the photograph of my mother
I stole a picture from my parent’s mantelpiece in August. It’s a rough, 4×6 kind of frame, bent at corners from years of being flung into a suitcase or a box, dust glued to its glass. The back stand of the frame is bent, so it can never stand by itself, solitary against the clean white of a wall or the cherry wood coffee tables of the houses I cut out pictures of in my spare time.
I stole it at first because I wanted to fill my office with the evidence that I belonged to something. I wanted picture frames, books on shelves, cute mismatched lamps, a bulletin board with postcards of Van Gogh paintings. I told myself that the old frames would give it a classic, unstudied elegance. I put tea on my shelf and all the mementos of a life still at the beginning: books from my law and ethics class sophomore year next to granola for the days I forget to pack my lunch, glossy prints of faculty art exhibits, my diploma sandwiched between Thirst by Mary Oliver and a bag of Port City Java coffee. I put this picture on my desk next to the larger, shinier one of me hugging my dad at graduation. I almost forgot it.
One day when I reached for the phone I knocked it over. It made a sweet, quiet clink onto my desk, a polite cry of dismay. And when I went to pick it up again, I looked at it.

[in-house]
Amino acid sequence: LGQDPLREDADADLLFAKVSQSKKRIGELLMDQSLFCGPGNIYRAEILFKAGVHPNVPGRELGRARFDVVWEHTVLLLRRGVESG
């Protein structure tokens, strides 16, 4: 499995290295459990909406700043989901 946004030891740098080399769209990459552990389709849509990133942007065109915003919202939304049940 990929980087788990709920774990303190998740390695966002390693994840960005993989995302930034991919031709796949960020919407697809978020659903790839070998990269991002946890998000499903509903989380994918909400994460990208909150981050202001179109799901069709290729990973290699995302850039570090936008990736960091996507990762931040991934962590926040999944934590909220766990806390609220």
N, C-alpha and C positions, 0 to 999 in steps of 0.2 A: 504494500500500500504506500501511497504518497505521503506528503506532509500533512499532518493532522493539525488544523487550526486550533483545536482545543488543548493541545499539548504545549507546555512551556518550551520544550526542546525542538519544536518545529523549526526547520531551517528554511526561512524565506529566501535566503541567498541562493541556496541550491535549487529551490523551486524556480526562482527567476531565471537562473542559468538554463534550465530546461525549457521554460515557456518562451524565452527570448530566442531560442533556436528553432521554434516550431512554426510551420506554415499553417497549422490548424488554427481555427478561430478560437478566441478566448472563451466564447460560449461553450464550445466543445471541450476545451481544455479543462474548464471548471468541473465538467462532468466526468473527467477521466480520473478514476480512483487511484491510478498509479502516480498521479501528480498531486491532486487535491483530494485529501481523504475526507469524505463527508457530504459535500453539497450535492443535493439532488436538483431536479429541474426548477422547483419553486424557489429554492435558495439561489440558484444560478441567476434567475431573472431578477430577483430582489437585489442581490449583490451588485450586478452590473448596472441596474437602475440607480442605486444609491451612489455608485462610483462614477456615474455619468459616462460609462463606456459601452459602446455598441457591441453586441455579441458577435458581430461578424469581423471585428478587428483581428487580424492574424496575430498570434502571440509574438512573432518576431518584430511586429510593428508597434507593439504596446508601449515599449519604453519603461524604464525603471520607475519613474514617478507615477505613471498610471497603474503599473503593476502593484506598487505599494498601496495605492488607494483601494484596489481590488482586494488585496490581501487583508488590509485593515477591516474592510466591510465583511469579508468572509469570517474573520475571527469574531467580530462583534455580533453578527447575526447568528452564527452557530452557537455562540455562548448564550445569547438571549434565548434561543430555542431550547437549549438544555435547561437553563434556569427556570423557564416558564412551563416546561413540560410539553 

And I saw my mother.
In this photo she is standing outside in the garden in England, the climbing roses flushed with early spring. The windows behind her are cracked open a bit, to let in the smell of wet, renewed earth – a smell that my dad has always said is in our blood, is good for us. Her arms are folded against her chest in a cable sweater and a pink checked shirt peeks out near her throat.
It is the softness that startles me – my mother smiling in such gentle delight, her head tilted and leaning forward, her eyes laughing, but looking through you. She can see me in this picture, even though she doesn’t know my name. She can see all the years unfolding between her and Dad, and her gaze has a bigger love than the beginning love of romance. It is mother love and friend love; the love of God and her three year old students in Sunday School. It is the love the house we make as home. It is on your knees love, doing the dishes again love, walking the dog with her twenty-two year old on a Sunday afternoon.
There, on my desk, between roses and white windows, between the phone that doesn’t ring and a graduation hug, is my mother.
The woman I am searching to be already in front of me, smiling at the me that does not yet exist, with a smile that the winery owner will tell me on a Saturday night unites us.
“I knew right away who you were,” he will say, leading me over to where my mom and our guests are sampling reds. “You’re the spitting image of your mother.”
And you will smile, realizing for the first time, that is the biggest compliment someone could pay you.